The restoration of Azerbaijan’s territorial integrity, reconstruction work, and reconciliation efforts with Armenia are also intended to happen in parallel with the reintegration of Karabakh’s Armenian population into the rest of Azerbaijan. Azerbaijan declared from the outset that it sees the Armenian population of Karabakh as its own citizens and will do its utmost for their reintegration. Azerbaijani citizens of Armenian origin resided in the country during both Soviet times and the years of occupation, and they continue to do so even today. The fate of Karabakh Armenians should be no different from now on. As the President of Azerbaijan, Mr. Ilham Aliyev, has repeatedly stated, Azerbaijan views the Armenian population of Karabakh as its citizens and is ready to do its best to facilitate their reintegration into Azerbaijani society. A message of reintegration and related efforts are currently prevalent in Azerbaijan’s post-conflict rehabilitation works. Nevertheless, Azerbaijanis are also mindful that this is a delicate process and should happen with due regard to sensitivities on the part of both Armenians and Azerbaijanis. Emotional and other related challenges to this process notwithstanding, Azerbaijan strongly believes in the irreversibility of this process and is determined to make things work.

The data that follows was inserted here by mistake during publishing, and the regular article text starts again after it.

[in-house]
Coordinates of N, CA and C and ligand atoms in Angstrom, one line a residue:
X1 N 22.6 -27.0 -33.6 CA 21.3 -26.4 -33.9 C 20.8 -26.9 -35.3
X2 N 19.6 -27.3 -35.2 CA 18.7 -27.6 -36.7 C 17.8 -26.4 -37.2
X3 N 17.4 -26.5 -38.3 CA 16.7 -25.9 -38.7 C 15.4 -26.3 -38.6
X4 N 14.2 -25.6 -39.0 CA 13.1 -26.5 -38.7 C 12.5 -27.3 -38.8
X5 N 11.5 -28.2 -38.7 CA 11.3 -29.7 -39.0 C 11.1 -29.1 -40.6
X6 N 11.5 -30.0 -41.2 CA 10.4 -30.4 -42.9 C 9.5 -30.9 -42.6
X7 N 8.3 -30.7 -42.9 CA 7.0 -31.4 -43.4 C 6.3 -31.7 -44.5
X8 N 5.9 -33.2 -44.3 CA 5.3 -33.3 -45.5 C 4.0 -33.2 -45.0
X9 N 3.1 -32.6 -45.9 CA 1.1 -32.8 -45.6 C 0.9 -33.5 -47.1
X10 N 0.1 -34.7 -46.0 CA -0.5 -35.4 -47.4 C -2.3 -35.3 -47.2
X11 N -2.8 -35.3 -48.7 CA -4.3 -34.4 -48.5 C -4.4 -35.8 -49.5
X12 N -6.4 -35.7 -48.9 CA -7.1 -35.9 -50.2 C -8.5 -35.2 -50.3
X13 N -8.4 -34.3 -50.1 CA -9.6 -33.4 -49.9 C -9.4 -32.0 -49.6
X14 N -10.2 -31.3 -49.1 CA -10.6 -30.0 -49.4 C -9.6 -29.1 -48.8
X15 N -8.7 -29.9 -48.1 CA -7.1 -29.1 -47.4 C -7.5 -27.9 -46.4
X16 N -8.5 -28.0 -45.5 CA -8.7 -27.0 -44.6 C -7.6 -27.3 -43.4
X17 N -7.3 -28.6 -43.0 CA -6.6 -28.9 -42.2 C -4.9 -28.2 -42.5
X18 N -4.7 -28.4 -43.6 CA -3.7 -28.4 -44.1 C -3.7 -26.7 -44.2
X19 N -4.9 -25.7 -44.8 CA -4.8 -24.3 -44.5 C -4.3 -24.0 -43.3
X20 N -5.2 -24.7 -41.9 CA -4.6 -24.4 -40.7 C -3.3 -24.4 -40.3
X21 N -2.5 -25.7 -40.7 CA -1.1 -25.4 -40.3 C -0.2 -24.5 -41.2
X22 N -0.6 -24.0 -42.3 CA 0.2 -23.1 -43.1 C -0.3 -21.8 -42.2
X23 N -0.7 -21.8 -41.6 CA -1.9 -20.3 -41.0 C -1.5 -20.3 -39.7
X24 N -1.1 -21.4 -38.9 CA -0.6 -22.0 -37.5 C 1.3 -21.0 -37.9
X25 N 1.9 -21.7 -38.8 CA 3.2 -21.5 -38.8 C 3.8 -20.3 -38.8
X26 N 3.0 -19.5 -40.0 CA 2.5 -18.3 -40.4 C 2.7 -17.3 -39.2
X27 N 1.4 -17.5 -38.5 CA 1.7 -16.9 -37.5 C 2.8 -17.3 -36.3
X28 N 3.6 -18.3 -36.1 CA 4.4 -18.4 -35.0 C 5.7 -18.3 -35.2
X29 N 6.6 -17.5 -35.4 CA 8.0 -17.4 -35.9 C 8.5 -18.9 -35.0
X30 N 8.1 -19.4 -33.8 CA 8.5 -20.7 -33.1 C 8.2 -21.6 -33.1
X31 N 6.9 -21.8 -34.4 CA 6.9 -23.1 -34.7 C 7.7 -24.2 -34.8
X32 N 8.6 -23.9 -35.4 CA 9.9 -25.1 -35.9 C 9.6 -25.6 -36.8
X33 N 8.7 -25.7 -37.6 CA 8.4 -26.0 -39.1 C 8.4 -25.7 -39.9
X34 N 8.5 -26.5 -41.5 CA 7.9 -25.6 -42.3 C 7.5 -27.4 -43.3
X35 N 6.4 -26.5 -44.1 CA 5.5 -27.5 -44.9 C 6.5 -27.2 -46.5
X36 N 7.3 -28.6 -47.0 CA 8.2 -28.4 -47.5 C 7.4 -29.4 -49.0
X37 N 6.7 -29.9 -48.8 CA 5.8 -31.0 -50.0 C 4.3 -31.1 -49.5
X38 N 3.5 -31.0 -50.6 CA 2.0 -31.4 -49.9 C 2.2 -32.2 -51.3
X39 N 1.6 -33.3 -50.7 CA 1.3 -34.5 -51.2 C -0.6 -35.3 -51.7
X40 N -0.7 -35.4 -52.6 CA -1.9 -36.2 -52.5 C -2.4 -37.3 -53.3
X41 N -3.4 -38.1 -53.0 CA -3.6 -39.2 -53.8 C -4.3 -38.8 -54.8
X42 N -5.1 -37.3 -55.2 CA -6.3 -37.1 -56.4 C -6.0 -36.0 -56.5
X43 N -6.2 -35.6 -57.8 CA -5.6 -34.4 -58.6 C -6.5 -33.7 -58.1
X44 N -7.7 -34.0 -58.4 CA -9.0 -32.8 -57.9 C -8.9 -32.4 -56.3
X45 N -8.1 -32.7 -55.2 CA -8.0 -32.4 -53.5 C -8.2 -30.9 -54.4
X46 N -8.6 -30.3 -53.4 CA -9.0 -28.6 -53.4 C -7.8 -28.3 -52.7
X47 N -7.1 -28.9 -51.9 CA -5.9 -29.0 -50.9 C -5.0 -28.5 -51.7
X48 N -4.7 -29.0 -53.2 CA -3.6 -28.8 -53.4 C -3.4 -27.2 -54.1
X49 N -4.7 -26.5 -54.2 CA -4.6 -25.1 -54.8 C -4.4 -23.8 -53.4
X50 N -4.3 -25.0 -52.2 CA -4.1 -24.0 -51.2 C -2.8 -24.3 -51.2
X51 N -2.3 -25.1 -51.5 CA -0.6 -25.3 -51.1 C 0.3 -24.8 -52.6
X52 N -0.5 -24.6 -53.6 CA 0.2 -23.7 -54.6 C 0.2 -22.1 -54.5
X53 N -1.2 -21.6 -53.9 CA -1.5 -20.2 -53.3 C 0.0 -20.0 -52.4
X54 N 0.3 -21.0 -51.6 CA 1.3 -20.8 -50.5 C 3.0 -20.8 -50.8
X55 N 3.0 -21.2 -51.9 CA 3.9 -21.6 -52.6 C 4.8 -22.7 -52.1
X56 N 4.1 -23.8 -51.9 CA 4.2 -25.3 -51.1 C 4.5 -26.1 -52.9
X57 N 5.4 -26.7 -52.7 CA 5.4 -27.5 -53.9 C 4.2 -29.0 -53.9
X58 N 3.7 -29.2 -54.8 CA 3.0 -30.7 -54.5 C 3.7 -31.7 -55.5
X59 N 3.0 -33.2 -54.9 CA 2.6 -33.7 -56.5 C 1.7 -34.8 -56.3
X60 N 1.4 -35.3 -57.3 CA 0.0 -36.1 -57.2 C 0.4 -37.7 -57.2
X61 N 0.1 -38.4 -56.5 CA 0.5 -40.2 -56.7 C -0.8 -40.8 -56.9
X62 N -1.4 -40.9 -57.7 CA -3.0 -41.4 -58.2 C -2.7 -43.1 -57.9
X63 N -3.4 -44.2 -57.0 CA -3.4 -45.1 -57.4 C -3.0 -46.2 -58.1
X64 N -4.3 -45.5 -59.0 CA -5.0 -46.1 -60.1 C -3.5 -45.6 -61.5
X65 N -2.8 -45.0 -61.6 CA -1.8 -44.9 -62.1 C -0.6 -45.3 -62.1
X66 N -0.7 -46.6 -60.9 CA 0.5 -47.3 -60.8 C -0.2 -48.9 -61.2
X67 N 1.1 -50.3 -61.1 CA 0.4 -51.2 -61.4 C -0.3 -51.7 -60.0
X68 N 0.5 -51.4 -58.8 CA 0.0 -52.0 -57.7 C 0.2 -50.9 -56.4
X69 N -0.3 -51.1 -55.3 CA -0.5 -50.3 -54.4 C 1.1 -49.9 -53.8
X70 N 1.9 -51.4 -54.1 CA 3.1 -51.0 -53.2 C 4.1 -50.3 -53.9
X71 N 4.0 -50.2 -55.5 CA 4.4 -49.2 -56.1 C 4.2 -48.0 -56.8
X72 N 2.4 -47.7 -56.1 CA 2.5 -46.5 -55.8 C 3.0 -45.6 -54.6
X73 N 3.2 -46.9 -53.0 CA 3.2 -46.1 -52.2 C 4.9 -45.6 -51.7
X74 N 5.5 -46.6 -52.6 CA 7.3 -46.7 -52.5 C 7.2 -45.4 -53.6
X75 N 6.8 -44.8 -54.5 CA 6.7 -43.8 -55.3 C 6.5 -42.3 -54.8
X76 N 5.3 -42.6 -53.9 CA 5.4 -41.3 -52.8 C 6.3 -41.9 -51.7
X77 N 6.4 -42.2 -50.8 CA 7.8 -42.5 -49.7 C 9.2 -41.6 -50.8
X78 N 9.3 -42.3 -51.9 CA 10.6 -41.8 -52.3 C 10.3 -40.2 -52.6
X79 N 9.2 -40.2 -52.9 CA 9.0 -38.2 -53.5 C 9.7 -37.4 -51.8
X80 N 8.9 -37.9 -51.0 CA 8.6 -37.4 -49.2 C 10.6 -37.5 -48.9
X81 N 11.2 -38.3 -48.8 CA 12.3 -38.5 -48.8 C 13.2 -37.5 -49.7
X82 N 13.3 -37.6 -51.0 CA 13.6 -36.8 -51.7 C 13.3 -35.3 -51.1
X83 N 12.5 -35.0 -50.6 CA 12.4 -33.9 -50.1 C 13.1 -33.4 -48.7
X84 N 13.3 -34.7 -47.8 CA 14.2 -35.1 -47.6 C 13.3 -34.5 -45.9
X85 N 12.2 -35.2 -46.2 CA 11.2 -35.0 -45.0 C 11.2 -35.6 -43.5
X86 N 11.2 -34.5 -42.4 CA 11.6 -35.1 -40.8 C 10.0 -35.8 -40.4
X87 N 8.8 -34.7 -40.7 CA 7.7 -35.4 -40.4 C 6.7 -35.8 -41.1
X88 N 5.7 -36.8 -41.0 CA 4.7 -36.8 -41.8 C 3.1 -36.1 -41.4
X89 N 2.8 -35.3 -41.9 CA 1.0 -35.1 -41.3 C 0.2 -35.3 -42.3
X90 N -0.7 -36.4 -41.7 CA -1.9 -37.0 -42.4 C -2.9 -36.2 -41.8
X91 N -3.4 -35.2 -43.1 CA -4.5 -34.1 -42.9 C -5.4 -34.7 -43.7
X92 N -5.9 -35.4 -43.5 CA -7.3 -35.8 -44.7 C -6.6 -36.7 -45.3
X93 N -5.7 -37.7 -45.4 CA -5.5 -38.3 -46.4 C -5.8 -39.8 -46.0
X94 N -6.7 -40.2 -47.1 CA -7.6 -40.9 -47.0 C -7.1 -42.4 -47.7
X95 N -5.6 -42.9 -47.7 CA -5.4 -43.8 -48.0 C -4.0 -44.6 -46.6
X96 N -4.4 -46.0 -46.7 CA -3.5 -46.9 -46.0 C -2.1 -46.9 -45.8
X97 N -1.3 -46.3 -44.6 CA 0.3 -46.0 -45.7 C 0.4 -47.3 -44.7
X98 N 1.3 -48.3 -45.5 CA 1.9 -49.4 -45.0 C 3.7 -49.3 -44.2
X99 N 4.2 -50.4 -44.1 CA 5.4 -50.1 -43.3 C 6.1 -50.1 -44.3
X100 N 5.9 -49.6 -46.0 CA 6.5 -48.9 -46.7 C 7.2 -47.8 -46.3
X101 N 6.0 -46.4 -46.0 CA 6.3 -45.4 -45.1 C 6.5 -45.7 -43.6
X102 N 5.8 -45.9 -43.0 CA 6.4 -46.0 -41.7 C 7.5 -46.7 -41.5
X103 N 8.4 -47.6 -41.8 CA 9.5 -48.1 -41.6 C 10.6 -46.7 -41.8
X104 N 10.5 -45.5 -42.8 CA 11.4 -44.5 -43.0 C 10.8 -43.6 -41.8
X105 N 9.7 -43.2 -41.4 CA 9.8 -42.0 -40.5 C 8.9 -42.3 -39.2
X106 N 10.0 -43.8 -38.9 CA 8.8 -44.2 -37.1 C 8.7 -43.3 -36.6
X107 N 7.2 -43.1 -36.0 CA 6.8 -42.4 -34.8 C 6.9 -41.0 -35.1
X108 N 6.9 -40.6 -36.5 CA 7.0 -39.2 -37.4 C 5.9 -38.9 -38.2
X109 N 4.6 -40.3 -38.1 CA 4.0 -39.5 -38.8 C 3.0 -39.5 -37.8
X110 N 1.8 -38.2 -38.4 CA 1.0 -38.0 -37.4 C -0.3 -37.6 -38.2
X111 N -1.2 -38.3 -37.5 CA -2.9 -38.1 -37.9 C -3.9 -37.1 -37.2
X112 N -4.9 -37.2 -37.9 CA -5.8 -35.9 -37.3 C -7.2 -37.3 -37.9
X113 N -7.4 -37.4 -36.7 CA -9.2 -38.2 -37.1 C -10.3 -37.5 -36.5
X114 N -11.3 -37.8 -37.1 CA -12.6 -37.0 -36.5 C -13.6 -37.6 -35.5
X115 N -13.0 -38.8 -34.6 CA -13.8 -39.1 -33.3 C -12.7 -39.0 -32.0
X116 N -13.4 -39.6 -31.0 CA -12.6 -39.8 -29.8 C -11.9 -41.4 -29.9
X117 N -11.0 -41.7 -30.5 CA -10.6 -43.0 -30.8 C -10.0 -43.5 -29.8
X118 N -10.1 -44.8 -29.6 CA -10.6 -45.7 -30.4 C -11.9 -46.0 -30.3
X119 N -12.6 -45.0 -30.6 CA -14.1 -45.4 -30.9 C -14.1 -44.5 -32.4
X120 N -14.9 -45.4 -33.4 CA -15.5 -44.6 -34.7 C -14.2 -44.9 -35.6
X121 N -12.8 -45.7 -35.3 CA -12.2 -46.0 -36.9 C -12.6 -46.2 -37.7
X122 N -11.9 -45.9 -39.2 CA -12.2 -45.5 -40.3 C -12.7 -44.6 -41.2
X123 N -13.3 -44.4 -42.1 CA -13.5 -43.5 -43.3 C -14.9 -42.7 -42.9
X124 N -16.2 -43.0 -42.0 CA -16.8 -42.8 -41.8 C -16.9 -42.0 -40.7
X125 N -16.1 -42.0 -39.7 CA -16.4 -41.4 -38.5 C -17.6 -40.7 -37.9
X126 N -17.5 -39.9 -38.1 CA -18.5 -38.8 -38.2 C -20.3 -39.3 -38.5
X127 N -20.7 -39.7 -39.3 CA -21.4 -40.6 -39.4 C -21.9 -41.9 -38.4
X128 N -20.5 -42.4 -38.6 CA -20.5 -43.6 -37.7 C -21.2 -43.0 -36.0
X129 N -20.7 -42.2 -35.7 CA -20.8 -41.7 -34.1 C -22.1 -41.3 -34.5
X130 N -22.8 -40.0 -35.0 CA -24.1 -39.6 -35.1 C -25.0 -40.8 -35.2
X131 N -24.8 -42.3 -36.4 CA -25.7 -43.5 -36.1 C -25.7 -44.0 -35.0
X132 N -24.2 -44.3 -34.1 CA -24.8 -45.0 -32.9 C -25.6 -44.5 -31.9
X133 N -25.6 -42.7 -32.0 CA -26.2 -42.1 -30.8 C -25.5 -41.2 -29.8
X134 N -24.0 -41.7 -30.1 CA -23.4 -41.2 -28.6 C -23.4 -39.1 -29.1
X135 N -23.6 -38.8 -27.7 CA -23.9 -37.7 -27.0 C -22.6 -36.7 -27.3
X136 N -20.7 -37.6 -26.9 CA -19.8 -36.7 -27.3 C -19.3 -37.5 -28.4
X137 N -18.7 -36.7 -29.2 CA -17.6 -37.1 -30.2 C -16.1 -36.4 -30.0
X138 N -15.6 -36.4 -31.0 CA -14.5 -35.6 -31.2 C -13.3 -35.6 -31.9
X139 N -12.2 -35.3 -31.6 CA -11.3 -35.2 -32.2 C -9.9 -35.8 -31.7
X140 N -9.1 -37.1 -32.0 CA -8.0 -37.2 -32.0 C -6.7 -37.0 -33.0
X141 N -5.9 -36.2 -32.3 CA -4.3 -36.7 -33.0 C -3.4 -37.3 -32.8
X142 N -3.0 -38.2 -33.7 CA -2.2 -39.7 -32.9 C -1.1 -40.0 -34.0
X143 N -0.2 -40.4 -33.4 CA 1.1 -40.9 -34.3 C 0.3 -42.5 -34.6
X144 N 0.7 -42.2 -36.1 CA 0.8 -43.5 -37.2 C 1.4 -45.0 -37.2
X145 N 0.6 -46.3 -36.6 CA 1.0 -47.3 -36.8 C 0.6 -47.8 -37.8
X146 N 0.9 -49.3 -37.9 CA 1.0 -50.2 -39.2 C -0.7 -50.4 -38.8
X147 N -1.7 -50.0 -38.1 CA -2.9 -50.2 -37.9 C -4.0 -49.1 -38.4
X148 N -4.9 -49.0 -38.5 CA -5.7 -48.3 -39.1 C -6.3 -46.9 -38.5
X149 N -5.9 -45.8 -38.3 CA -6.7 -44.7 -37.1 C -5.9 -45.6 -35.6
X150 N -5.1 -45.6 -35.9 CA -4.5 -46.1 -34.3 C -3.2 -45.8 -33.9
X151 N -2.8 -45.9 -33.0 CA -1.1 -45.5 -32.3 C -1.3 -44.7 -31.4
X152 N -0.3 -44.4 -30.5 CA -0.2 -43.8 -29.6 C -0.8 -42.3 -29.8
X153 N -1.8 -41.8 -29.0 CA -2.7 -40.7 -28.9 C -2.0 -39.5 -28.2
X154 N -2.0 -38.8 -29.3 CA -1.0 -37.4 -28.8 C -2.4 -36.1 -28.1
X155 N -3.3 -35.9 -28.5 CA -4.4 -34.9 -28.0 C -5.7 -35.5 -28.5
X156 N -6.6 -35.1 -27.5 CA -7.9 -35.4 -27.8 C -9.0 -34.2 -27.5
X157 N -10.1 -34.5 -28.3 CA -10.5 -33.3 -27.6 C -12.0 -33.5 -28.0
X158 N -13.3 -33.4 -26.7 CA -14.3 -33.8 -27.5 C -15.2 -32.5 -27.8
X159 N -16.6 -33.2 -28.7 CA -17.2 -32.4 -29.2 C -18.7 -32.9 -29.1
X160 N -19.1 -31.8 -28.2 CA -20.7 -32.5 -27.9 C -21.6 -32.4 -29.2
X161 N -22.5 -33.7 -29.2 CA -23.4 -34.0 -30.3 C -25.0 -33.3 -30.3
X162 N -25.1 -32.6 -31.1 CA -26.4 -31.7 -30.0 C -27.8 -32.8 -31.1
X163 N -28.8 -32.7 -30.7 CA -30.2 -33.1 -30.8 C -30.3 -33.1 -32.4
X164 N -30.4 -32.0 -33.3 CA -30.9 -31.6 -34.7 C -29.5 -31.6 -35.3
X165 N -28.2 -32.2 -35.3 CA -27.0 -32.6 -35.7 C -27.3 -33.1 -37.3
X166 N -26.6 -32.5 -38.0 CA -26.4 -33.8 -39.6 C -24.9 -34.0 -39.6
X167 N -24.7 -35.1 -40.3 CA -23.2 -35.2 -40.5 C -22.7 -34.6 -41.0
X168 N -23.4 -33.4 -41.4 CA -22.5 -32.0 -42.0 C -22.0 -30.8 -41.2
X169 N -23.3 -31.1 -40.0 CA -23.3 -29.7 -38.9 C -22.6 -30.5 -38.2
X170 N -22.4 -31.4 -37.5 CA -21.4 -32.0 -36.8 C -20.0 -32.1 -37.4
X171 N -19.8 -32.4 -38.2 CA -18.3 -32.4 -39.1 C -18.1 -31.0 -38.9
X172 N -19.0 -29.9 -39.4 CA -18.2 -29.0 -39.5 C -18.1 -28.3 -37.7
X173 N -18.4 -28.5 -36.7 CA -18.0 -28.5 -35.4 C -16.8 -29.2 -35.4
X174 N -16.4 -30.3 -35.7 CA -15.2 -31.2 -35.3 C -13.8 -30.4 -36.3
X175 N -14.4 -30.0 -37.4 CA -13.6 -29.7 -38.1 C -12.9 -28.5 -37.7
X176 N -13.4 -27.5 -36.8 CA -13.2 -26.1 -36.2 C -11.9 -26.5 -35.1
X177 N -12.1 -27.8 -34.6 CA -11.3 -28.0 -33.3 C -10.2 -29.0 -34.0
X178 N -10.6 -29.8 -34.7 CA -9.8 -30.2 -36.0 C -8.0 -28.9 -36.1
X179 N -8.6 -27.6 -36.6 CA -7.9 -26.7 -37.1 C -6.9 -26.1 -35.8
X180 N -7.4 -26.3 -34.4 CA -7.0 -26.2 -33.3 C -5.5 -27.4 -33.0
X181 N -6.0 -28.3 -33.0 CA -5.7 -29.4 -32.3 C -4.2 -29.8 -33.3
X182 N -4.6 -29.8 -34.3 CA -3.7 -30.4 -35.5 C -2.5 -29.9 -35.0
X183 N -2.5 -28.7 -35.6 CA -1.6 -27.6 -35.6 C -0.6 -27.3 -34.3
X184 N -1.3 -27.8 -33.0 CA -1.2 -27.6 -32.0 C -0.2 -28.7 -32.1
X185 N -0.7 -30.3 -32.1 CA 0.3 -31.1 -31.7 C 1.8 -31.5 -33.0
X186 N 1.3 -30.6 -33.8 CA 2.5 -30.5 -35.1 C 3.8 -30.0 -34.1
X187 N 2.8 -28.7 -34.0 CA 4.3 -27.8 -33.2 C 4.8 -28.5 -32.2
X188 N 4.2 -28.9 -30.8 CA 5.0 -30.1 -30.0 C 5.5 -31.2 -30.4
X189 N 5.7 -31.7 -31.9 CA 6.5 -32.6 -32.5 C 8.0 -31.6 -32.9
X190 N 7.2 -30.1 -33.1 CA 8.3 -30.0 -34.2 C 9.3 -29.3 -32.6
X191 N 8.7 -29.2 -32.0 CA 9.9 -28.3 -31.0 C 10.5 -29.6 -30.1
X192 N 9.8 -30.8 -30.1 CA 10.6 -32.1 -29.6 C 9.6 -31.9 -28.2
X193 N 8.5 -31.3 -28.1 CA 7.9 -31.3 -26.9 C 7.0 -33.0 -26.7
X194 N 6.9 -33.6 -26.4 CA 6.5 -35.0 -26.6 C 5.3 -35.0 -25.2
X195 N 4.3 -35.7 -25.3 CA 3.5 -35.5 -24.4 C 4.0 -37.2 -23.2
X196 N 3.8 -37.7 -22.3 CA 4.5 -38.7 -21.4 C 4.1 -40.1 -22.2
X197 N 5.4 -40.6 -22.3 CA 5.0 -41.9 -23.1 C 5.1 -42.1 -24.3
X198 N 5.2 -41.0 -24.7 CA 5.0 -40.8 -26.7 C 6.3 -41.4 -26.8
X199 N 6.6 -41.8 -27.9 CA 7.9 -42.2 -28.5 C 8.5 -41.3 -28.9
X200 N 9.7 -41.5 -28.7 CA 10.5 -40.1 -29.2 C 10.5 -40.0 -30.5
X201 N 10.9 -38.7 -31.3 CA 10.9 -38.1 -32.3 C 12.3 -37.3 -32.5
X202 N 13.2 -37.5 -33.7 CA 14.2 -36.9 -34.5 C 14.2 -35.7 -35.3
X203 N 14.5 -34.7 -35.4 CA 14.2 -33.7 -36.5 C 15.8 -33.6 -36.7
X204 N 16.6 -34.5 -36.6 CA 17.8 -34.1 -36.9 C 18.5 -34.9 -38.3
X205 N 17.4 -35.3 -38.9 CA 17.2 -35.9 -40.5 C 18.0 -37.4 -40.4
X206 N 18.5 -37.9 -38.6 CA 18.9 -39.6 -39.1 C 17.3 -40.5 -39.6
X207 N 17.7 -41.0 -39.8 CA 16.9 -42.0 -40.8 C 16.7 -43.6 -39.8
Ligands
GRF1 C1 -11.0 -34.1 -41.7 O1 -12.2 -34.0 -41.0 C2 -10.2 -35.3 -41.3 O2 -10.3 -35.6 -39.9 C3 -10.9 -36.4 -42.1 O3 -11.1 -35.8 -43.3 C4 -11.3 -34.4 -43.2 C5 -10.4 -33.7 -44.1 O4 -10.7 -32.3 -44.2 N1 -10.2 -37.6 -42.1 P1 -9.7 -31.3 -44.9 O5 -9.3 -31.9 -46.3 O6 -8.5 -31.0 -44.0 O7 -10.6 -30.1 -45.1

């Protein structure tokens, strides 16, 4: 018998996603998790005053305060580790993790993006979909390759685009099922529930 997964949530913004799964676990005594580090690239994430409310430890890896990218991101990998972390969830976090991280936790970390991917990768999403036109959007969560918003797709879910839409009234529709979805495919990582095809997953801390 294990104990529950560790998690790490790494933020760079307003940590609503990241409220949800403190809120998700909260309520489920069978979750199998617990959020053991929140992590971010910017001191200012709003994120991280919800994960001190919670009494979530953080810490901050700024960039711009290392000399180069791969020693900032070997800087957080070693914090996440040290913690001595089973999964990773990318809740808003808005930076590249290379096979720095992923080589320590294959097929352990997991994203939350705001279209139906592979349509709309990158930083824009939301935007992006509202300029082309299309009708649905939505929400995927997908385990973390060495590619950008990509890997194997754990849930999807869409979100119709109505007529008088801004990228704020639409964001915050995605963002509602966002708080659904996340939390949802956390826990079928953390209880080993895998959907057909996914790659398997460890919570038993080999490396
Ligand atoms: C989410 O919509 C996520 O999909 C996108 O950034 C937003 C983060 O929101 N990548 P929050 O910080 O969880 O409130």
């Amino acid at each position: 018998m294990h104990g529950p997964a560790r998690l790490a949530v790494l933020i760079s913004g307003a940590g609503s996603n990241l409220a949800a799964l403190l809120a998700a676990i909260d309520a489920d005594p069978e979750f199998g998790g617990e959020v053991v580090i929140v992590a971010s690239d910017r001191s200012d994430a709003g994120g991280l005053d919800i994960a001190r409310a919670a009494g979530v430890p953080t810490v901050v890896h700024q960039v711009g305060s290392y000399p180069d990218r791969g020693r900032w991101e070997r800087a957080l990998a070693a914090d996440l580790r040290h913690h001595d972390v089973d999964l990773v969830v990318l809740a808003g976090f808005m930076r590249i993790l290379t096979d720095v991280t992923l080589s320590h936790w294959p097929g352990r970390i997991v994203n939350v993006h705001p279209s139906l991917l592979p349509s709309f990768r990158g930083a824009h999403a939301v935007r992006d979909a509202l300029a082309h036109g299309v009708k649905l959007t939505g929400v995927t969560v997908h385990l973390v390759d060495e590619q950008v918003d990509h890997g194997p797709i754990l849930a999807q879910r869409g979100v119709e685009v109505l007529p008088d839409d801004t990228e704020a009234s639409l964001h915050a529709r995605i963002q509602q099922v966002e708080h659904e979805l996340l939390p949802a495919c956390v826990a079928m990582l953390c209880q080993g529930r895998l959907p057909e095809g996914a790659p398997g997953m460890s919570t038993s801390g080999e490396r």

The restoration of Azerbaijan’s territorial integrity has opened up new horizons for the country as it currently plunges into the process of reconstruction. These works, however, are definitely not happening in isolation from the concomitant efforts towards reconciliation with Armenia and reintegration of Karabakh’s Armenian population. However, “it takes two to tango,” as they say, and therefore both parties should be equally interested in making efforts towards reconciliation and facilitating the process of reintegration.

Dr. Esmira Jafarova is a Board Member of the Center of Analysis of International Relations, Baku, Azerbaijan.

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Foreign Policy News is a self-financed initiative providing a venue and forum for political analysts and experts to disseminate analysis of major political and business-related events in the world, shed light on particulars of U.S. foreign policy from the perspective of foreign media and present alternative overview on current events affecting the international relations.